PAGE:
If you’re a literature lover like me, I hope you’ll appreciate having this list of dates handy to refer to throughout the year. Enjoy!
National Letter Writing Week
The purpose of National Letter Writing Week is to encourage and foster the advancement of international understanding, better human relations, friendship, good will, and peace through a world fellowship of men and women of good will.
This year it will be celebrated on January 13 – January 19, 2019.
Multicultural Children’s Book Day The mission of Multicultural Children’s Book Day is to not only raise awareness for the kid’s books that celebrate diversity, but to get more of these of books into classrooms and libraries.
Children’s reading and play advocates Valarie Budayr from Jump Into a Book and Mia Wenjen from Pragmatic Mom have teamed up to create an ambitious (and much needed) national event. On January 27th, 2014 Jump into a Book and Pragmatic Mom presented their very first Multicultural Children’s Book Day as a way of celebrating diversity in children’s books. The results and support overwhelming as authors, publishers, parents, teachers, bloggers and librarians joined forces to offer up an online event designed to shine the spotlight on diversity in children’s literature.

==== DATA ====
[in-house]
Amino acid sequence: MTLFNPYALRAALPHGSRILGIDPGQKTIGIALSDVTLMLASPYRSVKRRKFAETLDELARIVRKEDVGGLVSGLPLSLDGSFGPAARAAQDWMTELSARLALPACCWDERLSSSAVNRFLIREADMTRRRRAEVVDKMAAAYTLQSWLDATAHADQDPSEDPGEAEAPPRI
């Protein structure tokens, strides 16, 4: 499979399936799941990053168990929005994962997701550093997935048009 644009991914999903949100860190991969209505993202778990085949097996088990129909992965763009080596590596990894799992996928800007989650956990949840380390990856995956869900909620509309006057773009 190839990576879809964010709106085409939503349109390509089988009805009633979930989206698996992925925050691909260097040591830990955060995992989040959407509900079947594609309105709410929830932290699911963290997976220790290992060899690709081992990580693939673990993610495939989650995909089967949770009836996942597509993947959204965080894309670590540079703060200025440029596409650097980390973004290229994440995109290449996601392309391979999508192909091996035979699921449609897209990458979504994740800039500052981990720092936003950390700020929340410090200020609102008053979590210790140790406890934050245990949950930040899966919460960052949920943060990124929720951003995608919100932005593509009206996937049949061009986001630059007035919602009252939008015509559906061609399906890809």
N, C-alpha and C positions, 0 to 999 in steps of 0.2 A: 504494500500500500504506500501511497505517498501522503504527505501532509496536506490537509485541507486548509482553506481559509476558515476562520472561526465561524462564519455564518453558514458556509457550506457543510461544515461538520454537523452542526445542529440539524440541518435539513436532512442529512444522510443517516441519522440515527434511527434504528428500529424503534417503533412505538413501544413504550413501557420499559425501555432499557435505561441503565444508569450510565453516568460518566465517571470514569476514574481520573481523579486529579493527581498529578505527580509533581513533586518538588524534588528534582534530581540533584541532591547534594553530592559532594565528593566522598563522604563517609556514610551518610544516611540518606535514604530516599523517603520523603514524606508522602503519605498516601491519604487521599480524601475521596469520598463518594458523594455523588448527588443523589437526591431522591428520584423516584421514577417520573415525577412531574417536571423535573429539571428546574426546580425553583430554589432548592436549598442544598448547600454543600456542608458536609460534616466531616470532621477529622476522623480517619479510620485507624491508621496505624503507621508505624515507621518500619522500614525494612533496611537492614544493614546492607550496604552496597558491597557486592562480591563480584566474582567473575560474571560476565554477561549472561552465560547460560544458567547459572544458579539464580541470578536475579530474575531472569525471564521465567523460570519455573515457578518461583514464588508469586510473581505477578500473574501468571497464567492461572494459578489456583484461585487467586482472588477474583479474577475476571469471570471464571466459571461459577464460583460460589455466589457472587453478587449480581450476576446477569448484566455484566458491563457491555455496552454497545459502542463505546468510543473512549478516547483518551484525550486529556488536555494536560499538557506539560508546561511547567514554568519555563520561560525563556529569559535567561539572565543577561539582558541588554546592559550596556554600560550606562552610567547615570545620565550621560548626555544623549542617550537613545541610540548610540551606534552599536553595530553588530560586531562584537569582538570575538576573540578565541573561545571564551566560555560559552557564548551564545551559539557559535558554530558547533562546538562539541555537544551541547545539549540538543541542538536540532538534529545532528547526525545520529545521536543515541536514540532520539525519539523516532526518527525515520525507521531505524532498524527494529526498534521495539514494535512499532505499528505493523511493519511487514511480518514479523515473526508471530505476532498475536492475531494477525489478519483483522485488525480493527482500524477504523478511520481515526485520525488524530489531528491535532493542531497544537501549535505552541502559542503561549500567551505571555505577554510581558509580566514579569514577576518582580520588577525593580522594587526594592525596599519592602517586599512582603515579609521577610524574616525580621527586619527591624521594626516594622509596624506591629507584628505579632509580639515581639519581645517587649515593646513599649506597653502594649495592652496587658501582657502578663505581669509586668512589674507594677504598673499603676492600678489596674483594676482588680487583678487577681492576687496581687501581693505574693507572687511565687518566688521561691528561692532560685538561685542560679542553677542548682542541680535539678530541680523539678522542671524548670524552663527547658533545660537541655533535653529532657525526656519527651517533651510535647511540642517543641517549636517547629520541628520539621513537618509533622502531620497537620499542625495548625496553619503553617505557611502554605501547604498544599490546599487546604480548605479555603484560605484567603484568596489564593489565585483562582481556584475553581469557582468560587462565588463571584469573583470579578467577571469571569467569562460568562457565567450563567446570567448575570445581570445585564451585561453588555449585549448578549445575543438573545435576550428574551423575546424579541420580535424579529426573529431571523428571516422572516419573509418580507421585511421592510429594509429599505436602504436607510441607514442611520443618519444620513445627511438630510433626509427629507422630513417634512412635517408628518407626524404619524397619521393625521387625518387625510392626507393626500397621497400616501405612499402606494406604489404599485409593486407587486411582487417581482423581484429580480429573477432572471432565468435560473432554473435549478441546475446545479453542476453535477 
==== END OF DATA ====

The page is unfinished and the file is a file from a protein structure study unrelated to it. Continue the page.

This year it will be celebrated on January 25, 2019.
Get ready to celebrate The Professors of Hogwarts on February 7th 2019 when once again, fans of all ages will have the chance to celebrate J.K. Rowling’s wonderful series – and pass the magic on to young readers who haven’t yet discovered these unforgettable books.
Take Your Child to the Library Day Take Your Child to the Library Day (TYCLD) is an international initiative that encourages families everywhere to take their children to their local library. Launched in 2011 in Connecticut by librarians Nadine Lipman (Waterford Public Library, retired) and Caitlin Augusta (Stratford Library) with artist Nancy Elizabeth Wallace, TYCLD raises community awareness about the importance of the library in the life of a child, and promotes library services and programs for children and families.